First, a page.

Someone has finally put a price on the time (and fuel) wasted by trucks idled along America's highways. A February report from the Federal Highway Administration (FHWA) estimated that highway bottlenecks around the nation idled trucks for more than 243 million hours in 2004, costing U.S. trucking companies a whopping $7.8 billion.
The study, which calculates the delays' direct cost to users at $32.15 an hour, looked at four major types of truck-related delays along freight corridors, including constraints at interchanges, signalized intersections, hold-ups caused by steep grades, and lane reductions. When truck deliveries are delayed by congestion, freight transportation costs increase due to unnecessary fuel consumption, lost driver time and productivity, and disruption of pickup and delivery schedules.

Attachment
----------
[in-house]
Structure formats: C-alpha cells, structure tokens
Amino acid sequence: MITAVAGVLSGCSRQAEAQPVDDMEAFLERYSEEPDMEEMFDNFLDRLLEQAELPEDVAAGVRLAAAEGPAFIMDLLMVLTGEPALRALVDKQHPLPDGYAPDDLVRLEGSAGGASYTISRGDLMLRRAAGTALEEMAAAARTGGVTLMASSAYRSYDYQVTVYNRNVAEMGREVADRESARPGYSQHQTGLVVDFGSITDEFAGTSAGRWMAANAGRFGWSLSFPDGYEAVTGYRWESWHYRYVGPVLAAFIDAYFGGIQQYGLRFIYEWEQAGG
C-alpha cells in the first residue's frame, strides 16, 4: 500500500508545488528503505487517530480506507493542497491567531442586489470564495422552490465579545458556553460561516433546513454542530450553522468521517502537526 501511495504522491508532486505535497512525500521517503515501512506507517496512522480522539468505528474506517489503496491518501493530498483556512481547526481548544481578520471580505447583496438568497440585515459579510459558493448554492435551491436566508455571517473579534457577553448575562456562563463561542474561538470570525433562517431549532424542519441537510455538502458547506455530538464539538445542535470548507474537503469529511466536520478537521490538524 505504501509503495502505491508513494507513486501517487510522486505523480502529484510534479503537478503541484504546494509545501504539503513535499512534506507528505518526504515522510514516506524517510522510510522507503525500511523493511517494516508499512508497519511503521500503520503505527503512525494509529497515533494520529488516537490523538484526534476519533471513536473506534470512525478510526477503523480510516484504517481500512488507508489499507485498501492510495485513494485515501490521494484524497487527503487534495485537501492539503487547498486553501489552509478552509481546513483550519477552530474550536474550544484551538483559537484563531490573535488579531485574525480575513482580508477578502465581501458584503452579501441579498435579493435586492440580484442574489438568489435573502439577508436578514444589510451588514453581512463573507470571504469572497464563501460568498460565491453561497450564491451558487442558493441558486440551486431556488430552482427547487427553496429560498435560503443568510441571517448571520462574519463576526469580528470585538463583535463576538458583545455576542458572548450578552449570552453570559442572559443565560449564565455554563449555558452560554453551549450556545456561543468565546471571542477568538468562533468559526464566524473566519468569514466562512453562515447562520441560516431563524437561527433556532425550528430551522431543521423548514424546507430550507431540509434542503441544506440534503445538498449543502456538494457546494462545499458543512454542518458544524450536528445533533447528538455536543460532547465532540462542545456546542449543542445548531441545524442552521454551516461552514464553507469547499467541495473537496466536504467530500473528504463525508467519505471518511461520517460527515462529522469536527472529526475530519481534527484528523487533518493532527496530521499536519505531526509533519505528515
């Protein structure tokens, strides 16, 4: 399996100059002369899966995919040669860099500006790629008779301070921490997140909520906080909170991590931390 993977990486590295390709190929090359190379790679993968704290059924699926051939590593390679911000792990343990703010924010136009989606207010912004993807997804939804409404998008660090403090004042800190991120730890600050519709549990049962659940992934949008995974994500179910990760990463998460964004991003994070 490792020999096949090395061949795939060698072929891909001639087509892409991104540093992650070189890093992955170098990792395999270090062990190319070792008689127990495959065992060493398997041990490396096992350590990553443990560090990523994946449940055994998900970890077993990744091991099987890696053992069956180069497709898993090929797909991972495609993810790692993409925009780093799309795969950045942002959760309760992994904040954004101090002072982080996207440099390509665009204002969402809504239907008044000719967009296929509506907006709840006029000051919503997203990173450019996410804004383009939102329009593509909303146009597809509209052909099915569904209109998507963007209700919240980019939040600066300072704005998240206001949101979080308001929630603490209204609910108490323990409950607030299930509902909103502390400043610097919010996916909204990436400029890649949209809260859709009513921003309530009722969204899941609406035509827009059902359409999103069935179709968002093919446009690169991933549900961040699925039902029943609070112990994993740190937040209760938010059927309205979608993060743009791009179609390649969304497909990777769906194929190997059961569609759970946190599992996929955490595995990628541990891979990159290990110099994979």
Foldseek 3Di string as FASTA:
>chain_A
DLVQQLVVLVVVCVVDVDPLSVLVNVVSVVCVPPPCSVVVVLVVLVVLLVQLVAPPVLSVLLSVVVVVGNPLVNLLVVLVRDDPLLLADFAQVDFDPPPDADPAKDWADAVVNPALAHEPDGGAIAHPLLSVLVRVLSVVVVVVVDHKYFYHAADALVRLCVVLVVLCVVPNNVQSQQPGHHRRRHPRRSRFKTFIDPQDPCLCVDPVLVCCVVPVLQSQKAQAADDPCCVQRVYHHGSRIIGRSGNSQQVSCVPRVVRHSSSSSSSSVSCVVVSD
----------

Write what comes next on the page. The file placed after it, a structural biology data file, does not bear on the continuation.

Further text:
"Ultimately, it is the consumer who will pay the price when increasing congestion forces the cost of goods on store shelves to go up," says American Trucking Associations President Bill Graves. "This should encourage all Americans to insist on highway projects that improve the mobility and reliability of freight."
The study, conducted for the FHWA by Cambridge Systematics Inc. and the Battelle Memorial Institute, also listed the metropolitan areas with the worst bottlenecks. The cities singled out for this dubious distinction were Los Angeles; New York; Chicago; Atlanta; Dallas-Fort Worth; Denver; Columbus, Ohio; and Portland, Ore.
A link to the FHWA study is available from the agency's Web site (www.fhwa.dot.gov).